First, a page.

The Nexus 6P runs on the Qualcomm Snapdragon 810 processor with Adreno 430 graphics, which is the same as the Sony Xperia Z5 Premium, while the LG G4 and Motorola Moto X Style opt for the SD808 with Adreno 418. Both Samsung and Huawei take their chipsets in house.

You'll find 3GB of RAM on all the devices, except the Samsung Galaxy S6 edge+ that offers 4GB. There is also microSD storage expansion on all devices, except the Samsung and Nexus 6P. Internal storage ranges from 16GB on the Motorola Moto X Style to 128GB on the Nexus 6P and Huawei Mate S.

The Nexus 6P comes with a 3450mAh battery, which is the largest capacity of the devices being compared here, followed very closely by the Xperia Z5 Premium that offers 3430mAh. The smallest capacity sits within the Huawei Mate S at 2700mAh, while the other three all offer 3000mAh.


The Nexus 6P will come with the latest version of raw Android, Marshmallow. It means the new device comes with a host of new features including Now on Tap and better battery life through Doze.

The other five handsets all run on Android Lollipop with a range of extras and additional software features over the top. Motorola is the closest to pure Android but it does offer a couple of extra apps still, while the others all have skins.

You'll get Android in its newest and purest form on the Nexus 6P but the other devices will all get an upgrade to Marshmallow in due course. The experience will be different from the Nexus and Motorola however due to the skins so it's worth deciding how clean of an experience you are after before picking the device for you.


The Nexus 6P starts at £449 for the 32GB model, which is in the middle price-wise of these handsets, just as the Nexus 5X is, compared to its competition.

The Huawei Mate S is the closest device in terms of price to the Nexus 6P at £469, followed by the Samsung Galaxy S6 edge+ at £599. The most expensive is the Sony Xperia Z5 Premium at £629 and the cheapest is the LG G4 at £329.99. The Motorola Moto X Style starts at £359.99 so a little cheaper than the Nexus 6P.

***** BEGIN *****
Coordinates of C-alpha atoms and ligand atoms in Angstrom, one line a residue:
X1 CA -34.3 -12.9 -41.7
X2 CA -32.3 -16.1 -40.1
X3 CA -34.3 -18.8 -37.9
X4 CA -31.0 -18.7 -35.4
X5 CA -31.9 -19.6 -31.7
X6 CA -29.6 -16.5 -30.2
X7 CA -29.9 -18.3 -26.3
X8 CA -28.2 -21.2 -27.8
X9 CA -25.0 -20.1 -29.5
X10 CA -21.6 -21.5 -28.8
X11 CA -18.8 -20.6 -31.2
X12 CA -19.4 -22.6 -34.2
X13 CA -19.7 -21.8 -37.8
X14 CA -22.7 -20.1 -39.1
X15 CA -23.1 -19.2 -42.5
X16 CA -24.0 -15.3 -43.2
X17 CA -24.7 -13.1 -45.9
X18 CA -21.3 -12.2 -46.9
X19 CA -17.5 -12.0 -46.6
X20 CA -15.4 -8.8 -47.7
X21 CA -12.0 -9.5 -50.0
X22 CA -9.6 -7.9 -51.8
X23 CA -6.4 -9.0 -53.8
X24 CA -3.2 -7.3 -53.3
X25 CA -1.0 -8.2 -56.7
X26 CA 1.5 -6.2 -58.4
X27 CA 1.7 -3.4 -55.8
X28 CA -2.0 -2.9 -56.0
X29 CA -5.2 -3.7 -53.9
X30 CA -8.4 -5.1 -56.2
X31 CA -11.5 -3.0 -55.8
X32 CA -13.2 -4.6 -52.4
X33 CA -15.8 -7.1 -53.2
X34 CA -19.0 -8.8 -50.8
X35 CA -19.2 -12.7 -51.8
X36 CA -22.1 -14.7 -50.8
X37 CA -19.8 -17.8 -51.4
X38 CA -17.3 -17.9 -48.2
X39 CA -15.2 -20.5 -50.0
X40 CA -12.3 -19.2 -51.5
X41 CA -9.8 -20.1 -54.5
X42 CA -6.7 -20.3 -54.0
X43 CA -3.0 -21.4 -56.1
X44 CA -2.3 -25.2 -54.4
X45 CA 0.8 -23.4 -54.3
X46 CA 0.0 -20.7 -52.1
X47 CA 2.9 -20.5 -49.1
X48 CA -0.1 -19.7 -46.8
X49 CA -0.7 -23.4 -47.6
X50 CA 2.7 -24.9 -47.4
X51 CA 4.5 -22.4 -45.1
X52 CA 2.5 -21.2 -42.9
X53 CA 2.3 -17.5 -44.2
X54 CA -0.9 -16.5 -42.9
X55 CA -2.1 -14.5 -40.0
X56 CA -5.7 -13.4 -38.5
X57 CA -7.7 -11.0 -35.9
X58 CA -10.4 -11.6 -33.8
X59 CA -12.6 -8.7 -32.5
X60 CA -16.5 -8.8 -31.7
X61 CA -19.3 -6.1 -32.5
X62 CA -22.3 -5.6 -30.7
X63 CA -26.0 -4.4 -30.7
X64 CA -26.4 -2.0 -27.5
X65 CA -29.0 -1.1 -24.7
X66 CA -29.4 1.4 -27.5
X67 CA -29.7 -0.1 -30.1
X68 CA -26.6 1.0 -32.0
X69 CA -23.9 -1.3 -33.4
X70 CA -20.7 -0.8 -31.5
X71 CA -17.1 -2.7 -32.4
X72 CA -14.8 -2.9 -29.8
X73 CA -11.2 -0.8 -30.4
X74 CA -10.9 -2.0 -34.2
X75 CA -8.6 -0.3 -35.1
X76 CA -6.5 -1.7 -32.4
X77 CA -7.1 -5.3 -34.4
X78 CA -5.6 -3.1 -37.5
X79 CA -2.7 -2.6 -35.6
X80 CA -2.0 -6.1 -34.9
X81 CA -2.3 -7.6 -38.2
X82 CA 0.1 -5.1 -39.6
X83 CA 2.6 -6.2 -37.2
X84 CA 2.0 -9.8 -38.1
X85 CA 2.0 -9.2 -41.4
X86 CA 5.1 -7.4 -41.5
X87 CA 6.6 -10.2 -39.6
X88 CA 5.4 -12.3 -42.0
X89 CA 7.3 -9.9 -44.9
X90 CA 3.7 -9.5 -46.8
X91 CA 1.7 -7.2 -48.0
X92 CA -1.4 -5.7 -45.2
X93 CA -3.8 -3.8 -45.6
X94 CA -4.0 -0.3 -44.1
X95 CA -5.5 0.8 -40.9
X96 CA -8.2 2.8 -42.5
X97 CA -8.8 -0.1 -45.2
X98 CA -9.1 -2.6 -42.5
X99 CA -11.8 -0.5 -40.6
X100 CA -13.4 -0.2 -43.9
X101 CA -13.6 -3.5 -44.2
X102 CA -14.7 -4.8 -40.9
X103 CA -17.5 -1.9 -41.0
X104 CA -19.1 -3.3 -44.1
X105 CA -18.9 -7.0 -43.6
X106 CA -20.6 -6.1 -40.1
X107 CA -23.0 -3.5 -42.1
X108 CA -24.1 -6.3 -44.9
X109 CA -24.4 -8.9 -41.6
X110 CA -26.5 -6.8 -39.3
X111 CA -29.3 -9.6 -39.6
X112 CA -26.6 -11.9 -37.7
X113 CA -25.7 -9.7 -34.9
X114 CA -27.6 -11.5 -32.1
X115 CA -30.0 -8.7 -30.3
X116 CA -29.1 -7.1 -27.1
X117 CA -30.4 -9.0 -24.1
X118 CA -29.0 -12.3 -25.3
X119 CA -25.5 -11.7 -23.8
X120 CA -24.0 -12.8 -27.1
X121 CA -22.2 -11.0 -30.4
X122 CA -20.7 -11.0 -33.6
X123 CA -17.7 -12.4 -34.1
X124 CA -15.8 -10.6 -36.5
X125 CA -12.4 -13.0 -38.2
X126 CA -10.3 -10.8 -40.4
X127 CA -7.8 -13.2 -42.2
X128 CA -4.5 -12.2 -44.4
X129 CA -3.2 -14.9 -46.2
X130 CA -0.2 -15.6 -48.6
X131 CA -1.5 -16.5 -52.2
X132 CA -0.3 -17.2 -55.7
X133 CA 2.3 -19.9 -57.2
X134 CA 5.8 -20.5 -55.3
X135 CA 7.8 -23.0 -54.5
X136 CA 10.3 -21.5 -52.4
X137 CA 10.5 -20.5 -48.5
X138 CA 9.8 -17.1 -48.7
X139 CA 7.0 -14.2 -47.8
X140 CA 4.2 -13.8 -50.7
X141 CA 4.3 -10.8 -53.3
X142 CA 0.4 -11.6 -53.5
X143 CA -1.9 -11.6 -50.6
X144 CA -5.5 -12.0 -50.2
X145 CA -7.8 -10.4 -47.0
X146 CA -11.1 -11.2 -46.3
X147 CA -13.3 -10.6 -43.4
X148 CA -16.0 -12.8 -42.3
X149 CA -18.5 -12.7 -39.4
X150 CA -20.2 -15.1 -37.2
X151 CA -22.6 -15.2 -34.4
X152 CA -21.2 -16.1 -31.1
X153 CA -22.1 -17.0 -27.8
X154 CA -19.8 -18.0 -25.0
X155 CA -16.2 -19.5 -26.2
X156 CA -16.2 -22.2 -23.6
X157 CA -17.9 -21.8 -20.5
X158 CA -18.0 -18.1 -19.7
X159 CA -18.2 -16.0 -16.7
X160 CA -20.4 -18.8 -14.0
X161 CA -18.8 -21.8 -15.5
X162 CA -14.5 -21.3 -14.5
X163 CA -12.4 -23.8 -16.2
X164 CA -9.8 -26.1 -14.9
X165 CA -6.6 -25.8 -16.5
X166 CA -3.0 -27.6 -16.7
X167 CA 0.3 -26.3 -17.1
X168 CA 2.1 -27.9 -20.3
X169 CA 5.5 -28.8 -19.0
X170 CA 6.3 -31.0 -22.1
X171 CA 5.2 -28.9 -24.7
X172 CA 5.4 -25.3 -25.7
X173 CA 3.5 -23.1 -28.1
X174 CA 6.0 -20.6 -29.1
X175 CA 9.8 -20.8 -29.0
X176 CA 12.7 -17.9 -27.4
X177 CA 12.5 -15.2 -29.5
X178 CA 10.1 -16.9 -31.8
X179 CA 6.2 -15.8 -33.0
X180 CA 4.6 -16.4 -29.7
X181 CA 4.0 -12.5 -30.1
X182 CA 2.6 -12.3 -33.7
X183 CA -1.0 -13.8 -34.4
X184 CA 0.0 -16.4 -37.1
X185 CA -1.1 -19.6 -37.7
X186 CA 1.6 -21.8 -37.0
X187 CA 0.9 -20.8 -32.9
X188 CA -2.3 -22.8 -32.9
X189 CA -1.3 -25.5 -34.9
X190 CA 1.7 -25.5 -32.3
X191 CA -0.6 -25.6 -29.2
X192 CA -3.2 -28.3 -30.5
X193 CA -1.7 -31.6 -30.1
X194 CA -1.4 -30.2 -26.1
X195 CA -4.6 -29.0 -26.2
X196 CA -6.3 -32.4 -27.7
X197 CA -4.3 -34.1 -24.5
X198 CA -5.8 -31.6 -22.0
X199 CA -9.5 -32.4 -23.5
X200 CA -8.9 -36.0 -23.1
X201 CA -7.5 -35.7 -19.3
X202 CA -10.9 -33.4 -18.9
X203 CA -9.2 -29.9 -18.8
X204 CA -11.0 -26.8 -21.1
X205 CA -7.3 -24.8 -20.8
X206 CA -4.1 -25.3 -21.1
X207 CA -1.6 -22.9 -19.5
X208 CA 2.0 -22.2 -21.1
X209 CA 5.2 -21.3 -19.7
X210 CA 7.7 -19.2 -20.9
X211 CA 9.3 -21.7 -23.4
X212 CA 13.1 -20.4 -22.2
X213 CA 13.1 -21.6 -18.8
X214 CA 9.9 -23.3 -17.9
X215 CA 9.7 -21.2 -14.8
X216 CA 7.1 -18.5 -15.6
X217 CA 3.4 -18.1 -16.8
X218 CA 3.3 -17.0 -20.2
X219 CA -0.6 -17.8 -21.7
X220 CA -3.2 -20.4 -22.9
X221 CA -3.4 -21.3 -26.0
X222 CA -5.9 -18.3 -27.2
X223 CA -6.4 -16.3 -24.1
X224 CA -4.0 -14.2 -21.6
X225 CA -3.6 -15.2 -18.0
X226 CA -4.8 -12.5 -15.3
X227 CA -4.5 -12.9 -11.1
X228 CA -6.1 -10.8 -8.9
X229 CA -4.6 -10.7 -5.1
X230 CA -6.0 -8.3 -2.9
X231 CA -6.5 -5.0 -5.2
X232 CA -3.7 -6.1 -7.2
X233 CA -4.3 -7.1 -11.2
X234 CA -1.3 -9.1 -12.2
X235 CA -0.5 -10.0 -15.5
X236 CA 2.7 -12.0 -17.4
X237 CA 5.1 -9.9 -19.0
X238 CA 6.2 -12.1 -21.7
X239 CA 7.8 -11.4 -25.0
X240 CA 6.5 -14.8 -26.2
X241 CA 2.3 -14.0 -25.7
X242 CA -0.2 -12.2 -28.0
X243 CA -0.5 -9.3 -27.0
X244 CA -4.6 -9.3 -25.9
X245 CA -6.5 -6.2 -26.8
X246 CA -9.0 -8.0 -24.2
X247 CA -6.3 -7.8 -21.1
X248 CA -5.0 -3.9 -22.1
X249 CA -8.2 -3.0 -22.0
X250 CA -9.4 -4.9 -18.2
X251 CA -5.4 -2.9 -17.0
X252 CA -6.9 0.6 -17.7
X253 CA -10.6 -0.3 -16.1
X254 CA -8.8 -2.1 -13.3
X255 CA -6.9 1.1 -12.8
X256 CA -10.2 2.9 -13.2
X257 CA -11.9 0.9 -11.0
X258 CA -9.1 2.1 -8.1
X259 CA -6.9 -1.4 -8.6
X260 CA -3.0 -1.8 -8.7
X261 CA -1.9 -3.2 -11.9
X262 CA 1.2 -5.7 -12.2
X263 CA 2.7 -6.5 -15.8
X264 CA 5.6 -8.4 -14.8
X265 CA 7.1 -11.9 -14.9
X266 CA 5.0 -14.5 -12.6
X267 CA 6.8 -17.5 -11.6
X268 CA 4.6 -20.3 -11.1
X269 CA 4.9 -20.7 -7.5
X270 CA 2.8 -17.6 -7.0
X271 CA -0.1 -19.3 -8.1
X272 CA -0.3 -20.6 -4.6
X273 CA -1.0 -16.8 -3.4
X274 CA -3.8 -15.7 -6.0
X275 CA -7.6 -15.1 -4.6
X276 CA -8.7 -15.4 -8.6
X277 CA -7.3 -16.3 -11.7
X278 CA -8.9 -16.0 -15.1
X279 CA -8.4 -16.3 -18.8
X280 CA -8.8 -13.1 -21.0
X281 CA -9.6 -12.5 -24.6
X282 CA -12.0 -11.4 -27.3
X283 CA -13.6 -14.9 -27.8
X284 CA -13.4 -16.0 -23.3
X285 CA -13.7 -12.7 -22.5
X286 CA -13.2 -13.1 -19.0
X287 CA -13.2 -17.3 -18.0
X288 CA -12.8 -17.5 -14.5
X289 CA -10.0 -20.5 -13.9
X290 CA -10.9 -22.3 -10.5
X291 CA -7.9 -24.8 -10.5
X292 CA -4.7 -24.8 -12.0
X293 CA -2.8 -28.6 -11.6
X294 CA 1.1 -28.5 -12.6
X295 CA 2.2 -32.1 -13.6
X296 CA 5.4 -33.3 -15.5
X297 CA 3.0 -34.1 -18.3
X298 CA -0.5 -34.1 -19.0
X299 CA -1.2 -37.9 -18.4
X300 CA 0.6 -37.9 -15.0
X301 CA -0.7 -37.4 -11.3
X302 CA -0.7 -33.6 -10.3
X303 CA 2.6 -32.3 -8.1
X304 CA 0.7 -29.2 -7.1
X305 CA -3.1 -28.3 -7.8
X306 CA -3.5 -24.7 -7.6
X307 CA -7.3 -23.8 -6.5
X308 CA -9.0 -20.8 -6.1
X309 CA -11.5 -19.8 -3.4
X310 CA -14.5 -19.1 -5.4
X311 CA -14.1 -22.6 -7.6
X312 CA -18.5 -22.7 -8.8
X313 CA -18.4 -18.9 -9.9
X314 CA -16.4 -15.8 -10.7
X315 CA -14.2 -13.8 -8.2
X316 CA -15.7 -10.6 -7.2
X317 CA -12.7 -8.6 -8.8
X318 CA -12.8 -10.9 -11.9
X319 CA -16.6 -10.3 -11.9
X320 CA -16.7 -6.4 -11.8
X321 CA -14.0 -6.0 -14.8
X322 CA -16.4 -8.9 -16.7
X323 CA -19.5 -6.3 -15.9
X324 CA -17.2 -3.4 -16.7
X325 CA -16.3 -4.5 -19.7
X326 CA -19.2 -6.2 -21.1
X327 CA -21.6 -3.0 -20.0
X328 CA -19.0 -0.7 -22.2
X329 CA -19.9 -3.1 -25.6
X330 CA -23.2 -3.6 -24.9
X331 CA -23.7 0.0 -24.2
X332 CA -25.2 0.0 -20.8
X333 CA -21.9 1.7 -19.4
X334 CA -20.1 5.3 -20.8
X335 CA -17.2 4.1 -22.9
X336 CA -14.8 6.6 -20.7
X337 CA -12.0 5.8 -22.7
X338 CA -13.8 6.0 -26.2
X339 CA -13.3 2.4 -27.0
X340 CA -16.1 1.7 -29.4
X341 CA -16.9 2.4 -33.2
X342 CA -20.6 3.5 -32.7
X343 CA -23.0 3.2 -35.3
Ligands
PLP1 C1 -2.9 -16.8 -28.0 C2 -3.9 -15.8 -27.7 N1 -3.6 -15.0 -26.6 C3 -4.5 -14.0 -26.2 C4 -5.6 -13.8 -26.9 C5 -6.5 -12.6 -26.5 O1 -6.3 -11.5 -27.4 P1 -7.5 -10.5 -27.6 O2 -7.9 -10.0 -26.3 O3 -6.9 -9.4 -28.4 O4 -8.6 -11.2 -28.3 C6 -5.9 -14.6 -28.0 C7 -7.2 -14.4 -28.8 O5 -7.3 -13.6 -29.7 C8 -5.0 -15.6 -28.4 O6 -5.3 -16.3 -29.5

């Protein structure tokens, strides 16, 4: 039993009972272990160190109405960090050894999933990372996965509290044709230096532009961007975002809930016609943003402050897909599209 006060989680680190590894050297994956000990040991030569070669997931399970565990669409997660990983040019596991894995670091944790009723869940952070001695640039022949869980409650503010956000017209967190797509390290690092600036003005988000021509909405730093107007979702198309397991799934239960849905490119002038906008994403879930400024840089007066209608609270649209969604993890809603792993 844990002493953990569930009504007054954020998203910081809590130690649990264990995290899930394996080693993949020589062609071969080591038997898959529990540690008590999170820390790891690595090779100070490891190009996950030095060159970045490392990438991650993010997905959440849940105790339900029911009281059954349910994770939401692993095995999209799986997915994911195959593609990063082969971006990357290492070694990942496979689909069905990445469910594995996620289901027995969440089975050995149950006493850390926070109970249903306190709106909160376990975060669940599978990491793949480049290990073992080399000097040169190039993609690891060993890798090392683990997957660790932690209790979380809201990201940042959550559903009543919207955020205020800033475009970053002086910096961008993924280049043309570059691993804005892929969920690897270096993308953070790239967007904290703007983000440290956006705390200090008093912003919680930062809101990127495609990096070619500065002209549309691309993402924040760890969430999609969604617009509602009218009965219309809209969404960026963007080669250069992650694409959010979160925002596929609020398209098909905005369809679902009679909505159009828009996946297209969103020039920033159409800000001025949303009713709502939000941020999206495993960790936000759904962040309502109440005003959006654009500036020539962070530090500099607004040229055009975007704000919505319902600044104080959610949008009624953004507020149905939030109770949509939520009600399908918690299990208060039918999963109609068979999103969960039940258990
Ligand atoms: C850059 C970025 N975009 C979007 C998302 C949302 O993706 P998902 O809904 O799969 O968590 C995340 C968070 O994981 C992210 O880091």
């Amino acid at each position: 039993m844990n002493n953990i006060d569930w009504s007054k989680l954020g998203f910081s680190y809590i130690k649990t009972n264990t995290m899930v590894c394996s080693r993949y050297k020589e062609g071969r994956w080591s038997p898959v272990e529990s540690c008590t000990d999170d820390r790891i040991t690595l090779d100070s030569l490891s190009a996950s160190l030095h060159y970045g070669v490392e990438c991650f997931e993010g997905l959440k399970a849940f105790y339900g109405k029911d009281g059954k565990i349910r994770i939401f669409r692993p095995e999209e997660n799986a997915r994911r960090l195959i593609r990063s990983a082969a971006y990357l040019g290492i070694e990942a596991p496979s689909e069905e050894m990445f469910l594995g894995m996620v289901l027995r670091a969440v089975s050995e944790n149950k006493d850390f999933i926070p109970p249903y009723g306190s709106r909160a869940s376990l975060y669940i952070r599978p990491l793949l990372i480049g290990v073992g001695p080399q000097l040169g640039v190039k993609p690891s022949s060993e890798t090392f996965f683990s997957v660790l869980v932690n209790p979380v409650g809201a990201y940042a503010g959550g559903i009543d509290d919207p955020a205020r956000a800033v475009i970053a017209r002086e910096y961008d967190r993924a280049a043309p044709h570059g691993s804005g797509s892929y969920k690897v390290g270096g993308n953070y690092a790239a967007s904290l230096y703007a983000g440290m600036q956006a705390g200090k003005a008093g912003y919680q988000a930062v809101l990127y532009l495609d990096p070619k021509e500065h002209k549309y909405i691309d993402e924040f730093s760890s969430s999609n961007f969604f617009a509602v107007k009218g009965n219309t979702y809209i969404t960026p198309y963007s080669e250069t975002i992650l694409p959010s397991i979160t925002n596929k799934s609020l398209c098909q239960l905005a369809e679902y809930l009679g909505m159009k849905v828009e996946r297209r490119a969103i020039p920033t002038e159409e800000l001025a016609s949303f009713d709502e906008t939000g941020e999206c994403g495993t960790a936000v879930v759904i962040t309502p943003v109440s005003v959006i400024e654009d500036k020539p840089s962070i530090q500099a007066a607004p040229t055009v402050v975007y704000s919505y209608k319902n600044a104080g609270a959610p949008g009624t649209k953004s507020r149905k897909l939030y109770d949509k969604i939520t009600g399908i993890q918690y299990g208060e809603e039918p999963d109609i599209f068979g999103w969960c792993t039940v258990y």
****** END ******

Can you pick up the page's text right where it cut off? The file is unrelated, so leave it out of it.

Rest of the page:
The Nexus 6P is a strong contender in this line up. It has some great features that allows it to compete strongly. It might be the largest but it is the only one to offer USB Type-C, it has the largest battery capacity and it offers the latest Android software, while also holding its own in the other areas.

If you want a more exciting design, you'll need to look in the direction of the Samsung Galaxy S6 edge+, or for a few more megapixels on the camera and a higher resolution display, the Sony Xperia Z5 Premium is worthy of consideration. That said, both of these devices come at a price.

All the smartphones in this round-up are good devices in their own right. They have strengths and they have weaknesses and your decision will ultimately come down to your budget and which you like the look of the most or which features are most important to you. The Nexus 6P offers decent specs at a decent price, with raw Android, so it more than holds its own against its competitors. 

Writing by Britta O'Boyle. Originally published on 30 September 2015.